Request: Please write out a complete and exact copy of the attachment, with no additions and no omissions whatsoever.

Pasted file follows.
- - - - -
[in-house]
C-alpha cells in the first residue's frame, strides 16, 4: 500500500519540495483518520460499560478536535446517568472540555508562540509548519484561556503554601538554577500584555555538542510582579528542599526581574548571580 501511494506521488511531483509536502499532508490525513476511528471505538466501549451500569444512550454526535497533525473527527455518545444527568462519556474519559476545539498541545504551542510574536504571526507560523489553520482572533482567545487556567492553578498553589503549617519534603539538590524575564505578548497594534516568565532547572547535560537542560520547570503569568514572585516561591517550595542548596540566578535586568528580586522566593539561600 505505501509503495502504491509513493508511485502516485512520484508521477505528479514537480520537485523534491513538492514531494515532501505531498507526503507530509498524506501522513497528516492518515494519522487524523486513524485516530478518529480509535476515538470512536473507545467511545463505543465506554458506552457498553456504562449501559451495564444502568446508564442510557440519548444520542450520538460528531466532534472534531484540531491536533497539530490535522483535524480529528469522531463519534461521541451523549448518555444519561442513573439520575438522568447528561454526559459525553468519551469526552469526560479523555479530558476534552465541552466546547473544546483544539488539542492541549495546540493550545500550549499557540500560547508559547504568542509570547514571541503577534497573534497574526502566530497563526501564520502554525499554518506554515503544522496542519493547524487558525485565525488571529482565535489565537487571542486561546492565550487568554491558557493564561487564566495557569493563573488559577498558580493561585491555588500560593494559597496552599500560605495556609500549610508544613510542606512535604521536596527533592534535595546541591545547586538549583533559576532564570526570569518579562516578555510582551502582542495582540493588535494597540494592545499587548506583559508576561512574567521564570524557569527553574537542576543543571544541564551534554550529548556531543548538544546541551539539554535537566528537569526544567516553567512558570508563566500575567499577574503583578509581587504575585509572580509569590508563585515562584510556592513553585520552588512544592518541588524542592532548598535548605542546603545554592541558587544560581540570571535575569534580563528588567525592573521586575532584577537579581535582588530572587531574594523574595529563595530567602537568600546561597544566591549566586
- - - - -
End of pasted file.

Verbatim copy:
[in-house]
C-alpha cells in the first residue's frame, strides 16, 4: 500500500519540495483518520460499560478536535446517568472540555508562540509548519484561556503554601538554577500584555555538542510582579528542599526581574548571580 501511494506521488511531483509536502499532508490525513476511528471505538466501549451500569444512550454526535497533525473527527455518545444527568462519556474519559476545539498541545504551542510574536504571526507560523489553520482572533482567545487556567492553578498553589503549617519534603539538590524575564505578548497594534516568565532547572547535560537542560520547570503569568514572585516561591517550595542548596540566578535586568528580586522566593539561600 505505501509503495502504491509513493508511485502516485512520484508521477505528479514537480520537485523534491513538492514531494515532501505531498507526503507530509498524506501522513497528516492518515494519522487524523486513524485516530478518529480509535476515538470512536473507545467511545463505543465506554458506552457498553456504562449501559451495564444502568446508564442510557440519548444520542450520538460528531466532534472534531484540531491536533497539530490535522483535524480529528469522531463519534461521541451523549448518555444519561442513573439520575438522568447528561454526559459525553468519551469526552469526560479523555479530558476534552465541552466546547473544546483544539488539542492541549495546540493550545500550549499557540500560547508559547504568542509570547514571541503577534497573534497574526502566530497563526501564520502554525499554518506554515503544522496542519493547524487558525485565525488571529482565535489565537487571542486561546492565550487568554491558557493564561487564566495557569493563573488559577498558580493561585491555588500560593494559597496552599500560605495556609500549610508544613510542606512535604521536596527533592534535595546541591545547586538549583533559576532564570526570569518579562516578555510582551502582542495582540493588535494597540494592545499587548506583559508576561512574567521564570524557569527553574537542576543543571544541564551534554550529548556531543548538544546541551539539554535537566528537569526544567516553567512558570508563566500575567499577574503583578509581587504575585509572580509569590508563585515562584510556592513553585520552588512544592518541588524542592532548598535548605542546603545554592541558587544560581540570571535575569534580563528588567525592573521586575532584577537579581535582588530572587531574594523574595529563595530567602537568600546561597544566591549566586